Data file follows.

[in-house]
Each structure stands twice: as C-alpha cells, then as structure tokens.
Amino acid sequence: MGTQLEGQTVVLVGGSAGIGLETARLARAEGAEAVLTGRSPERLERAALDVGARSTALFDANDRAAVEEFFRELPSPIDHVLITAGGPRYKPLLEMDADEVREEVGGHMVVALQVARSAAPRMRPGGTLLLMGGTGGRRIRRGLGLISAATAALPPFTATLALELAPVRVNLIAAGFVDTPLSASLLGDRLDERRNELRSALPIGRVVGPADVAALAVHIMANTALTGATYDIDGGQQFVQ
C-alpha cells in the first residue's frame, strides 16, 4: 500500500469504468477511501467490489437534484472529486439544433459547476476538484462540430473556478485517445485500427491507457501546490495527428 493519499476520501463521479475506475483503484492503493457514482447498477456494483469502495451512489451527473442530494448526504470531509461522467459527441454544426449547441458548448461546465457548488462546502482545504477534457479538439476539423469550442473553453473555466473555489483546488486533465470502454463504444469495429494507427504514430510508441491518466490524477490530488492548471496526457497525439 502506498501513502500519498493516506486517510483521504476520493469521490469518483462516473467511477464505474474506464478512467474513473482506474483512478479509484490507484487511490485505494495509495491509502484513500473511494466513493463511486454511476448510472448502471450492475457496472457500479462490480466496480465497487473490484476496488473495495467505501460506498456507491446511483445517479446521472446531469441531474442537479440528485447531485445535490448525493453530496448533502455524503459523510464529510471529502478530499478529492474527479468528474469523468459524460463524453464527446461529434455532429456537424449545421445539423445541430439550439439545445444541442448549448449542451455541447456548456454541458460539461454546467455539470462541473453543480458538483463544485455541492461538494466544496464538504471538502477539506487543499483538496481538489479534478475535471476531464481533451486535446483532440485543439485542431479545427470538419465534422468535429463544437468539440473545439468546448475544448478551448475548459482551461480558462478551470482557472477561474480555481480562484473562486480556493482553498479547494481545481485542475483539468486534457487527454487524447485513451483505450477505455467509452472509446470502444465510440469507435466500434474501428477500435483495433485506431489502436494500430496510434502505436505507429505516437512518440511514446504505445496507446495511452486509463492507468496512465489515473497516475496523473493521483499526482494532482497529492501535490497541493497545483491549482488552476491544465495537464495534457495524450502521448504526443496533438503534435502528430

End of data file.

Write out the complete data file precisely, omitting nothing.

[in-house]
Each structure stands twice: as C-alpha cells, then as structure tokens.
Amino acid sequence: MGTQLEGQTVVLVGGSAGIGLETARLARAEGAEAVLTGRSPERLERAALDVGARSTALFDANDRAAVEEFFRELPSPIDHVLITAGGPRYKPLLEMDADEVREEVGGHMVVALQVARSAAPRMRPGGTLLLMGGTGGRRIRRGLGLISAATAALPPFTATLALELAPVRVNLIAAGFVDTPLSASLLGDRLDERRNELRSALPIGRVVGPADVAALAVHIMANTALTGATYDIDGGQQFVQ
C-alpha cells in the first residue's frame, strides 16, 4: 500500500469504468477511501467490489437534484472529486439544433459547476476538484462540430473556478485517445485500427491507457501546490495527428 493519499476520501463521479475506475483503484492503493457514482447498477456494483469502495451512489451527473442530494448526504470531509461522467459527441454544426449547441458548448461546465457548488462546502482545504477534457479538439476539423469550442473553453473555466473555489483546488486533465470502454463504444469495429494507427504514430510508441491518466490524477490530488492548471496526457497525439 502506498501513502500519498493516506486517510483521504476520493469521490469518483462516473467511477464505474474506464478512467474513473482506474483512478479509484490507484487511490485505494495509495491509502484513500473511494466513493463511486454511476448510472448502471450492475457496472457500479462490480466496480465497487473490484476496488473495495467505501460506498456507491446511483445517479446521472446531469441531474442537479440528485447531485445535490448525493453530496448533502455524503459523510464529510471529502478530499478529492474527479468528474469523468459524460463524453464527446461529434455532429456537424449545421445539423445541430439550439439545445444541442448549448449542451455541447456548456454541458460539461454546467455539470462541473453543480458538483463544485455541492461538494466544496464538504471538502477539506487543499483538496481538489479534478475535471476531464481533451486535446483532440485543439485542431479545427470538419465534422468535429463544437468539440473545439468546448475544448478551448475548459482551461480558462478551470482557472477561474480555481480562484473562486480556493482553498479547494481545481485542475483539468486534457487527454487524447485513451483505450477505455467509452472509446470502444465510440469507435466500434474501428477500435483495433485506431489502436494500430496510434502505436505507429505516437512518440511514446504505445496507446495511452486509463492507468496512465489515473497516475496523473493521483499526482494532482497529492501535490497541493497545483491549482488552476491544465495537464495534457495524450502521448504526443496533438503534435502528430